WILMINGTON – The Clinton County Port Authority and the Clinton County Regional Planning Commission received word this week that the Port Authority has received a $200,000 Brownfields Assessment Grant from the US Environmental Protection Agency (US EPA).
“This type of grant enables communities to inventory, characterize and assess properties and then craft a plan for the eventual remediation of the identified properties,” said Port Authority Executive Director Daniel Evers. “This program, and these funds, are available to be used for properties throughout Clinton County.”
The US EPA defines a brownfield as “A property, the expansion, redevelopment, or reuse of which may be complicated by the presence or potential presence of a hazardous substance, pollutant, or contaminant.” Cumulative, the US EPA Brownfields programs have assisted in the repositioning of nearly 60,000 acres of land now available for redevelopment.
In the application process, the Port Authority and the Regional Planning Commission presented a plan involving community meetings, evaluation and assessment activities as well as identification of certain properties that might benefit from the grant-funded assessment. The award of the grant will enable those plans to be formalized. Community outreach and notification will be forthcoming.
“This program provides an excellent opportunity to better understand the extent of the environmental challenges some properties in the community are currently facing and we are excited to partner with the Port Authority on this project,” said Taylor Stuckert, Executive Director of the Clinton County Regional Planning Commission.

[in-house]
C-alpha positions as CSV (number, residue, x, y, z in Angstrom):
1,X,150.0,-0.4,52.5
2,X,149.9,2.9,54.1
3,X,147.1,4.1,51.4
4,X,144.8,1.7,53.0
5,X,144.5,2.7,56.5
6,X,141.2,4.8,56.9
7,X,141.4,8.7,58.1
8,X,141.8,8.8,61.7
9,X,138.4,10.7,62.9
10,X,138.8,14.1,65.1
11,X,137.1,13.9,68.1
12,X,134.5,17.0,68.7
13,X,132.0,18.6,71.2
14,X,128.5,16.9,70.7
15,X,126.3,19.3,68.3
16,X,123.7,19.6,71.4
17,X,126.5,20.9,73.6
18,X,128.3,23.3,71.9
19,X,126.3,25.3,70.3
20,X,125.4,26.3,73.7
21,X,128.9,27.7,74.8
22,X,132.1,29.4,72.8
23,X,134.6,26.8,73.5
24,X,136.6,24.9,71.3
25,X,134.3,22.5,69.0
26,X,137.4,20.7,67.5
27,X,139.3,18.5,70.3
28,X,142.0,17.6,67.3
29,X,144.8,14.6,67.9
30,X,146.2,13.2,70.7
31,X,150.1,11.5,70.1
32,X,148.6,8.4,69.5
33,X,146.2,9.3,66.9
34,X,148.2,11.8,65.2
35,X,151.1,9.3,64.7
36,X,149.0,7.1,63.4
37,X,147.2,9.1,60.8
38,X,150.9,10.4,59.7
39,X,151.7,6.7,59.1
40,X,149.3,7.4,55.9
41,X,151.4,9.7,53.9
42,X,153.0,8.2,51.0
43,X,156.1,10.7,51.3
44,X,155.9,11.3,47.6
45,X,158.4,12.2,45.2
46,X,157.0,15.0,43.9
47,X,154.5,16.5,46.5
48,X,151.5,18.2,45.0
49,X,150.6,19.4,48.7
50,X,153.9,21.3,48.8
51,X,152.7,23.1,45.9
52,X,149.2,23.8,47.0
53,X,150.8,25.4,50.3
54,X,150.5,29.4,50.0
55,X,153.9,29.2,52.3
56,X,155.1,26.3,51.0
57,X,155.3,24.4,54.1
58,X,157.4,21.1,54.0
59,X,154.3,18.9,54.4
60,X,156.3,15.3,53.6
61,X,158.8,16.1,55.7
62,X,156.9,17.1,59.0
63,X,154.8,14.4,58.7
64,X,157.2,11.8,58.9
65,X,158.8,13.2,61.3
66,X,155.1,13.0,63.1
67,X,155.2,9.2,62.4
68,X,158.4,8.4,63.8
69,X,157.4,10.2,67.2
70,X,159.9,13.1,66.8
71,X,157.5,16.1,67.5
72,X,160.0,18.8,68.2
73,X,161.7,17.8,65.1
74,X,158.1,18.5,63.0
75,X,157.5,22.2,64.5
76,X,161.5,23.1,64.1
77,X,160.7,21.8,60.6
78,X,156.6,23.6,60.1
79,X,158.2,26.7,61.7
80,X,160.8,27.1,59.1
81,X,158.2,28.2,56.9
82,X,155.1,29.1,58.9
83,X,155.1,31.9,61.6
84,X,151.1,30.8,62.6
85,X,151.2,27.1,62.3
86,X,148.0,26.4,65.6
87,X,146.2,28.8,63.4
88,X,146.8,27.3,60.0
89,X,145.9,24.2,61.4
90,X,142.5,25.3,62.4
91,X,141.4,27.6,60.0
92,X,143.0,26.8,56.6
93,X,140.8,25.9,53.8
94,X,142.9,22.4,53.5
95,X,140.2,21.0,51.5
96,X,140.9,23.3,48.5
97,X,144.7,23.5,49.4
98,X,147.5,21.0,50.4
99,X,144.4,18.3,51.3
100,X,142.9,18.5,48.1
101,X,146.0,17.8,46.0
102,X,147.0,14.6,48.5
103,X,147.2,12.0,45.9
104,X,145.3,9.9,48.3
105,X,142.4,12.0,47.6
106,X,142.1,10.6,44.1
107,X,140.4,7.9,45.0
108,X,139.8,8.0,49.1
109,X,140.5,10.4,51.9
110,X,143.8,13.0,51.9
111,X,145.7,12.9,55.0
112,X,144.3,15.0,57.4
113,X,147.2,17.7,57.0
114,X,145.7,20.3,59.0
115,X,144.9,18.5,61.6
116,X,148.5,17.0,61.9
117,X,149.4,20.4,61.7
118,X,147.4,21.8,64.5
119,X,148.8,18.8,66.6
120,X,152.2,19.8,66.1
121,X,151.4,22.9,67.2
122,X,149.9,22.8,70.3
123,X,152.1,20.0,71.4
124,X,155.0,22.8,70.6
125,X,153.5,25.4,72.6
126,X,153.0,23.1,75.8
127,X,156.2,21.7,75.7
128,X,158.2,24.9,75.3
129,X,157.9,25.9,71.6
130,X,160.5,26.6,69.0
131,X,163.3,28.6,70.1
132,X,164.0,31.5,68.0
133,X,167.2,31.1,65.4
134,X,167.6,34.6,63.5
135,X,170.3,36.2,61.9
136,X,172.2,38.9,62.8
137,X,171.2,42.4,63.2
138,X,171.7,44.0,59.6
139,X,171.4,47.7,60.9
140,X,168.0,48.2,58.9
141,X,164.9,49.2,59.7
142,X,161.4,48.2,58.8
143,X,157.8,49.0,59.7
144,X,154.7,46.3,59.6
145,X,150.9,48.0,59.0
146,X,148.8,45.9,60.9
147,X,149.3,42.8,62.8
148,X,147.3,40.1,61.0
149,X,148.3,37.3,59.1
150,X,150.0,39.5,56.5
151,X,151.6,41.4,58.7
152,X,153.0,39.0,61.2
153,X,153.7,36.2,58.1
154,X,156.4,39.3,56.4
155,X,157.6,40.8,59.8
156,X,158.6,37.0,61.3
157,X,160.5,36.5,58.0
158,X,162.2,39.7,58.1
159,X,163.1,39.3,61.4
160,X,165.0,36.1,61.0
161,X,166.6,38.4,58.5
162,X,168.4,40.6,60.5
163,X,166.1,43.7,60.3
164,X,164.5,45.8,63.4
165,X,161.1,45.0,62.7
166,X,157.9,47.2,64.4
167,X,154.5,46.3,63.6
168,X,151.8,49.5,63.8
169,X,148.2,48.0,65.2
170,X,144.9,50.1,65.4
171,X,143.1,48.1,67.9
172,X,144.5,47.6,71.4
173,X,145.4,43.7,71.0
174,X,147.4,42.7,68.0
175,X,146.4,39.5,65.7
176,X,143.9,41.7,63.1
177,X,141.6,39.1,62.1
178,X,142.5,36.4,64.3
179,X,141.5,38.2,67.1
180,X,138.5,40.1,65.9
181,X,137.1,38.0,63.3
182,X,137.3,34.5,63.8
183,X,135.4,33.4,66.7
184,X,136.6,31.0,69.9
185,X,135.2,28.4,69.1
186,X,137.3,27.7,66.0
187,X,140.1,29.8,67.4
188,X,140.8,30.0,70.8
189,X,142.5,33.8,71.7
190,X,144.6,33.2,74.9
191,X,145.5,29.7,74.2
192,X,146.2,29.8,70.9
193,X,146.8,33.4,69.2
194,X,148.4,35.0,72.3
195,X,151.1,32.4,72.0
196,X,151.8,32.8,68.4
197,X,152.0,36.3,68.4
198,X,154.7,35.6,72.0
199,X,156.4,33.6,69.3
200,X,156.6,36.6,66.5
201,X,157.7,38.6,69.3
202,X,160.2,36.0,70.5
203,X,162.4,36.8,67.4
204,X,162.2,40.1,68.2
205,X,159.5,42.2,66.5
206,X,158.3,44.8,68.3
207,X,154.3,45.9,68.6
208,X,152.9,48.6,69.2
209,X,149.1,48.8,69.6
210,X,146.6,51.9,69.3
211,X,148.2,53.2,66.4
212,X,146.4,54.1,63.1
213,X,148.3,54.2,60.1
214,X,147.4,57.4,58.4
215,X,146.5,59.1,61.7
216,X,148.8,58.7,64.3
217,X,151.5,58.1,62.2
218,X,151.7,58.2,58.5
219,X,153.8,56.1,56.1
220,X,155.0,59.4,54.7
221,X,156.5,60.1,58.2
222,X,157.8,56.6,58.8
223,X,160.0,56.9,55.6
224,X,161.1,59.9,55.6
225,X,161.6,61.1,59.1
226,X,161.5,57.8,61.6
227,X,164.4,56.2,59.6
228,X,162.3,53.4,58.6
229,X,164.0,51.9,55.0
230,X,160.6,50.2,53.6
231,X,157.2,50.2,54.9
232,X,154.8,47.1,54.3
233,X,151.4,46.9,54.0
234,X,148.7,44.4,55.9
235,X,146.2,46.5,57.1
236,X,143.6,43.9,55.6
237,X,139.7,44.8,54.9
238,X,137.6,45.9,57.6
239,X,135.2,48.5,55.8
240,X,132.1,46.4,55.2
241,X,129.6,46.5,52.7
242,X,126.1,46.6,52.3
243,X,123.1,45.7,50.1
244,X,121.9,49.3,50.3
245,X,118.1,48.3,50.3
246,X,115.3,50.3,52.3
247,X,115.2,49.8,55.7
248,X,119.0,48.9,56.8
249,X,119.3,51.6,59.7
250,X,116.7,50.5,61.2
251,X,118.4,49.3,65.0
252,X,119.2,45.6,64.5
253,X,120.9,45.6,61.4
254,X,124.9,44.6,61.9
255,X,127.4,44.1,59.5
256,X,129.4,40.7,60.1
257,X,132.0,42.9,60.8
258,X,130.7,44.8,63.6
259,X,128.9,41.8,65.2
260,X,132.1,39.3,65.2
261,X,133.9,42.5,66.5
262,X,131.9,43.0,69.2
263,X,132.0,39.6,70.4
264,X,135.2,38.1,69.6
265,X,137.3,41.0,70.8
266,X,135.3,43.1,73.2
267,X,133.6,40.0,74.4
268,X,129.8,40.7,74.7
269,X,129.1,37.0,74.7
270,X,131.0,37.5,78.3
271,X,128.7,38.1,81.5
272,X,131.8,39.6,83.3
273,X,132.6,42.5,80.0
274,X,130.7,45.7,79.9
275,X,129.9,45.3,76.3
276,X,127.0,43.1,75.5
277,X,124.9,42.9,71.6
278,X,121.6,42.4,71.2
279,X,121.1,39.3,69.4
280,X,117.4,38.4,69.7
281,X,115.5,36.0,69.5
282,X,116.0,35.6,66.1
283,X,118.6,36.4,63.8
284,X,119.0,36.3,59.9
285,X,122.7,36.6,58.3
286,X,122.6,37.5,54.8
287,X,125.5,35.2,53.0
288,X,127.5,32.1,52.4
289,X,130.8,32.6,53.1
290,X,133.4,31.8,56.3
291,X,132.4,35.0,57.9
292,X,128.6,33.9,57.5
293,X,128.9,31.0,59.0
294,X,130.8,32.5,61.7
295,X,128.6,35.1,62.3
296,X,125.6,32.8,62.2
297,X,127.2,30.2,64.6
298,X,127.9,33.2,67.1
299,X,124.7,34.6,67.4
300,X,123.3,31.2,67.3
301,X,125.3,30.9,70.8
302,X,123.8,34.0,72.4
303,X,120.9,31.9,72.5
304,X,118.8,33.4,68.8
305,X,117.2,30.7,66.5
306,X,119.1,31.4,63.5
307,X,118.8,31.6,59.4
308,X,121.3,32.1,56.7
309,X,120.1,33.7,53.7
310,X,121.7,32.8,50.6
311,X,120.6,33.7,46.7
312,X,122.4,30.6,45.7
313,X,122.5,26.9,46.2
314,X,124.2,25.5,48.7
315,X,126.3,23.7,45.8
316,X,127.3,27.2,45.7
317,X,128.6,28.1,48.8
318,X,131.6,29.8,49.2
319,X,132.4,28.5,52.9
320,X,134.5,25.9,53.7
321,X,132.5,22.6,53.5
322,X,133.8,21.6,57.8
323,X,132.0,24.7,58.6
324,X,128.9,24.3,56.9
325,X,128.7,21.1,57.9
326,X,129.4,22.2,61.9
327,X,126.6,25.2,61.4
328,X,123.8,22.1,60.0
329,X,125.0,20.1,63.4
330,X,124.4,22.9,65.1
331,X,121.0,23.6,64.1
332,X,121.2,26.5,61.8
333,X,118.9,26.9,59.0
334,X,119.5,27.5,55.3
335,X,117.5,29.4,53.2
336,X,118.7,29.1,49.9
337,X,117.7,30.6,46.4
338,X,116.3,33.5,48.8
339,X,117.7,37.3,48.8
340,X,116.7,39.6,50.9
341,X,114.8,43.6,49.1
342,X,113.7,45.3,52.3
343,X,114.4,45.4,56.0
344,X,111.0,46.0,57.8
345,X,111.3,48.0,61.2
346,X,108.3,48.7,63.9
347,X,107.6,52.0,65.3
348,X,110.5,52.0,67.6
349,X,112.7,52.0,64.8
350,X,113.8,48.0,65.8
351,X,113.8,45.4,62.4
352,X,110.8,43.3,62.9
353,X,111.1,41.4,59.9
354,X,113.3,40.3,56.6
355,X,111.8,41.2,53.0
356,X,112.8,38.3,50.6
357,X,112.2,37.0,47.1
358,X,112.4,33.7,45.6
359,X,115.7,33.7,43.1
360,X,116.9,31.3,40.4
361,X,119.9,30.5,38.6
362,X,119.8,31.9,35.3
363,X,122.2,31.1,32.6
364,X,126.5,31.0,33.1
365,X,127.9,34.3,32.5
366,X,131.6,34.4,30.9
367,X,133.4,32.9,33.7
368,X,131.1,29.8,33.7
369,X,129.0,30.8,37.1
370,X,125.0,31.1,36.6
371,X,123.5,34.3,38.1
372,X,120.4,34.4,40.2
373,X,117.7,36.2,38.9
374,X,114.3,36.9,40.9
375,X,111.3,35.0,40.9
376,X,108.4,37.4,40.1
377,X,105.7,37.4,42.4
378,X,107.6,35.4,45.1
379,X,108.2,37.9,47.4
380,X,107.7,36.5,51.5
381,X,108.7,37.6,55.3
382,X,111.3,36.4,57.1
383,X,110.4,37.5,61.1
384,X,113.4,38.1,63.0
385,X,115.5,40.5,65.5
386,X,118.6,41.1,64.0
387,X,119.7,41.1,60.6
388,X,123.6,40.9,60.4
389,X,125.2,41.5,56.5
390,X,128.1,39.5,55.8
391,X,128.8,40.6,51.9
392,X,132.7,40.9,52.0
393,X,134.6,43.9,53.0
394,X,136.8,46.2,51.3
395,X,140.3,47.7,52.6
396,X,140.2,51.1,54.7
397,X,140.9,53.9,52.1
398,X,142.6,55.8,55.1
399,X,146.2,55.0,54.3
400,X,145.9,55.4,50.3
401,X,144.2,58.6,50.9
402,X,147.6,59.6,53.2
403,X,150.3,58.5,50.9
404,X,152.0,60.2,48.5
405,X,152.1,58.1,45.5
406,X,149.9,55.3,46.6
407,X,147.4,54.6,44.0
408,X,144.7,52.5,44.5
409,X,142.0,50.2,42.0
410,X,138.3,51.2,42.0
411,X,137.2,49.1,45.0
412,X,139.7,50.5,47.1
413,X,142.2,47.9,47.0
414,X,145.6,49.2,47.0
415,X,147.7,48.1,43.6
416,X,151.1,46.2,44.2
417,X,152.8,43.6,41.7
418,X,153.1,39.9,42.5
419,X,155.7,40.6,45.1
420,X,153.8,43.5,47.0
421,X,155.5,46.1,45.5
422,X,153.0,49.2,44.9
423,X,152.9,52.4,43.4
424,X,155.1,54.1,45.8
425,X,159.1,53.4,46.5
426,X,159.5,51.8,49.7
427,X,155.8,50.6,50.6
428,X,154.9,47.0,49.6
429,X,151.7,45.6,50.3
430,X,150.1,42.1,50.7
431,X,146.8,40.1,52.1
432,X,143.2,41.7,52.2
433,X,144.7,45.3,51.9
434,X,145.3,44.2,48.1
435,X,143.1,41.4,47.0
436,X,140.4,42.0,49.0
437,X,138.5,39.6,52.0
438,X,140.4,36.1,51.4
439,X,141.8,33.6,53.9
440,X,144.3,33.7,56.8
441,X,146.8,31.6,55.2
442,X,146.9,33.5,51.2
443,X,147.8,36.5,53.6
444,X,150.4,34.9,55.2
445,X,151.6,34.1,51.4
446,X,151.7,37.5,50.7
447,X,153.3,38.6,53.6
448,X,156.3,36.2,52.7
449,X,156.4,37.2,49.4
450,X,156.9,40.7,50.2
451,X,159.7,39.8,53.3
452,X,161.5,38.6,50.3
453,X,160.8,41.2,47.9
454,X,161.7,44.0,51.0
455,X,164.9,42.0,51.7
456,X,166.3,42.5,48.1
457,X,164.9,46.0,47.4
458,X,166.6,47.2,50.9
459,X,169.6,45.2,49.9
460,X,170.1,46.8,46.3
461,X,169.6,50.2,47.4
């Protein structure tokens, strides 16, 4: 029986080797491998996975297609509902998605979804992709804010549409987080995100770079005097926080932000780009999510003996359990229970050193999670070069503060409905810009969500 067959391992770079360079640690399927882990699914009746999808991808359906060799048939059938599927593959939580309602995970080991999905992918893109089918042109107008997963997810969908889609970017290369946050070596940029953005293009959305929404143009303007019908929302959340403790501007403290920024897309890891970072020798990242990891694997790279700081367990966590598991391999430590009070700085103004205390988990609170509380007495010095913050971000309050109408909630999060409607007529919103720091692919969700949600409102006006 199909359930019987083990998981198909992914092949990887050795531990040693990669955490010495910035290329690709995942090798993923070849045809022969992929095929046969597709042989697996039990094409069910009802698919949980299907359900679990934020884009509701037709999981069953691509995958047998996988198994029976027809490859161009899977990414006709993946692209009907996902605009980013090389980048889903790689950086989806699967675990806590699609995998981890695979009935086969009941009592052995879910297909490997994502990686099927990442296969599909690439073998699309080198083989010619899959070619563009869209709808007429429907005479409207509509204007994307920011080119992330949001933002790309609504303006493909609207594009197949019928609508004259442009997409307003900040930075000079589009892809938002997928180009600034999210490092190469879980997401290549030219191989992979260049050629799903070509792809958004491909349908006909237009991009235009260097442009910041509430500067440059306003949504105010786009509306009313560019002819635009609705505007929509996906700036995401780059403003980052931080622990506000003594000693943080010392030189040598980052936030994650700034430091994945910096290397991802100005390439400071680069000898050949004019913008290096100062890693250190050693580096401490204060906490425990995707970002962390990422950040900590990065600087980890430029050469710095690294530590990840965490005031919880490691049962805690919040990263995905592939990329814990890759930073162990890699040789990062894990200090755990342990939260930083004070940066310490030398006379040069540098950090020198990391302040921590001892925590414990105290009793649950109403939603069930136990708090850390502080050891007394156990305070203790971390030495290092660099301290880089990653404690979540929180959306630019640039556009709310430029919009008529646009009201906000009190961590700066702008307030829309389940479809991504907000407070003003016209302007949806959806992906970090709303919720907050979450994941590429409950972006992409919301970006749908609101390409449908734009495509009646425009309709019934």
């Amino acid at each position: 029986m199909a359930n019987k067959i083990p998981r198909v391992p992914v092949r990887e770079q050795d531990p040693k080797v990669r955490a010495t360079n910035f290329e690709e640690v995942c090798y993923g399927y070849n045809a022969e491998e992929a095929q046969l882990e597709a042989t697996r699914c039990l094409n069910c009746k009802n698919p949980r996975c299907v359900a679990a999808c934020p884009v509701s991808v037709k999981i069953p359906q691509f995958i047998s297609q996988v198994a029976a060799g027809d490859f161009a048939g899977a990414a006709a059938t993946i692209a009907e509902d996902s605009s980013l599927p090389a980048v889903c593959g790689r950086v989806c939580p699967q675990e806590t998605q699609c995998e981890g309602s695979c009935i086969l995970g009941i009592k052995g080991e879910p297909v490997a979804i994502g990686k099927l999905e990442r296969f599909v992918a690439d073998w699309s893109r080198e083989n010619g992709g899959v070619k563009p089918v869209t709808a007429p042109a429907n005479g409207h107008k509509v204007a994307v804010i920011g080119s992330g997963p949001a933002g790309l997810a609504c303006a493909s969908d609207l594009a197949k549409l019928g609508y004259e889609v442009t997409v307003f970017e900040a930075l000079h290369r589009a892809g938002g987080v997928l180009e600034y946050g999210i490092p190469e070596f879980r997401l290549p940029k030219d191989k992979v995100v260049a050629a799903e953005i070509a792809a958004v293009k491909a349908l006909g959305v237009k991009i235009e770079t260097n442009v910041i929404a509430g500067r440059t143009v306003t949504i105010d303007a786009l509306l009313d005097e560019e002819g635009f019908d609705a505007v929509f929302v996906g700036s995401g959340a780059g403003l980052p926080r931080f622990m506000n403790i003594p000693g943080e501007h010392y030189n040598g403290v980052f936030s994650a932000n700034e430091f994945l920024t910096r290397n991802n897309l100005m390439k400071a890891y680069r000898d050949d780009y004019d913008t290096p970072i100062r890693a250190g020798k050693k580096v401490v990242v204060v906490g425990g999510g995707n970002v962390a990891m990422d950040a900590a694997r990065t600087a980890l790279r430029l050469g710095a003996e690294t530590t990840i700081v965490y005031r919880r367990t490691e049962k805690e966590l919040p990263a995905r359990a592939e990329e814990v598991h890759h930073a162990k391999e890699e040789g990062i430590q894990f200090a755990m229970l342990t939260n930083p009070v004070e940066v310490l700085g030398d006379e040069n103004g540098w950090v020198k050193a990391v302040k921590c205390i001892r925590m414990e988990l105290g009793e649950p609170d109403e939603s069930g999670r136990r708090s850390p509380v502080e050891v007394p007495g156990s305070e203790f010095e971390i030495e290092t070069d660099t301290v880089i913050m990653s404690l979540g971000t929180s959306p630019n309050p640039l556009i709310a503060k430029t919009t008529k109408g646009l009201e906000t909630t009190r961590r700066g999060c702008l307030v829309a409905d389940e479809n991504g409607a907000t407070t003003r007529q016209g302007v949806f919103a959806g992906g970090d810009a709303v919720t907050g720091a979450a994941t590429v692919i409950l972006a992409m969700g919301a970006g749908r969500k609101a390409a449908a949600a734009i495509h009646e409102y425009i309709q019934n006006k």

The Port Authority and the Regional Planning Commission will be partnering with consulting engineering firm SME. An RFP process completed last year resulted in the selection of SME as the project consultant. SME has a breadth of environmental, geotechnical and construction services and has helped leverage over $150 million in funding and incentives for Brownfield redevelopment projects.
According to SME, successful brownfield redevelopment begins with the right kind of up-front environmental due diligence, which focuses not only on liability management, but also identifying environmental and constructability issues that will impact development, and developing strategies for addressing them. After further assessing the environmental challenges for a redevelopment project, the firm works with the project team to develop the optimum cleanup and exposure mitigation approaches, consistent with federal and state regulatory programs and project goals and design, to make the project economically feasible.
The US Environmental Protection Agency’s Office of Brownfields and Land Revitalization has a number of grants available specifically dedicated to assisting communities in need of help with moving along a brownfields project, whether dealing with assessment, clean up, or redevelopment. This grant opportunity will reimburse costs associated with the creation of a county-wide list of potential brownfield sites voluntarily submitted by the property owners, as part of the review process.
It is anticipated that grant funds will enable approximately six properties to be assessed with a Phase I Environmental Site Assessment (ESA). The results of a Phase I ESA will determine if a Phase II ESA is necessary. If necessary, Phase II ESAs will also be completed to identify environmental issues in soil, groundwater or soil vapor. Finally, cleanup and risk mitigation plans can be developed to address any issue discovered on the property.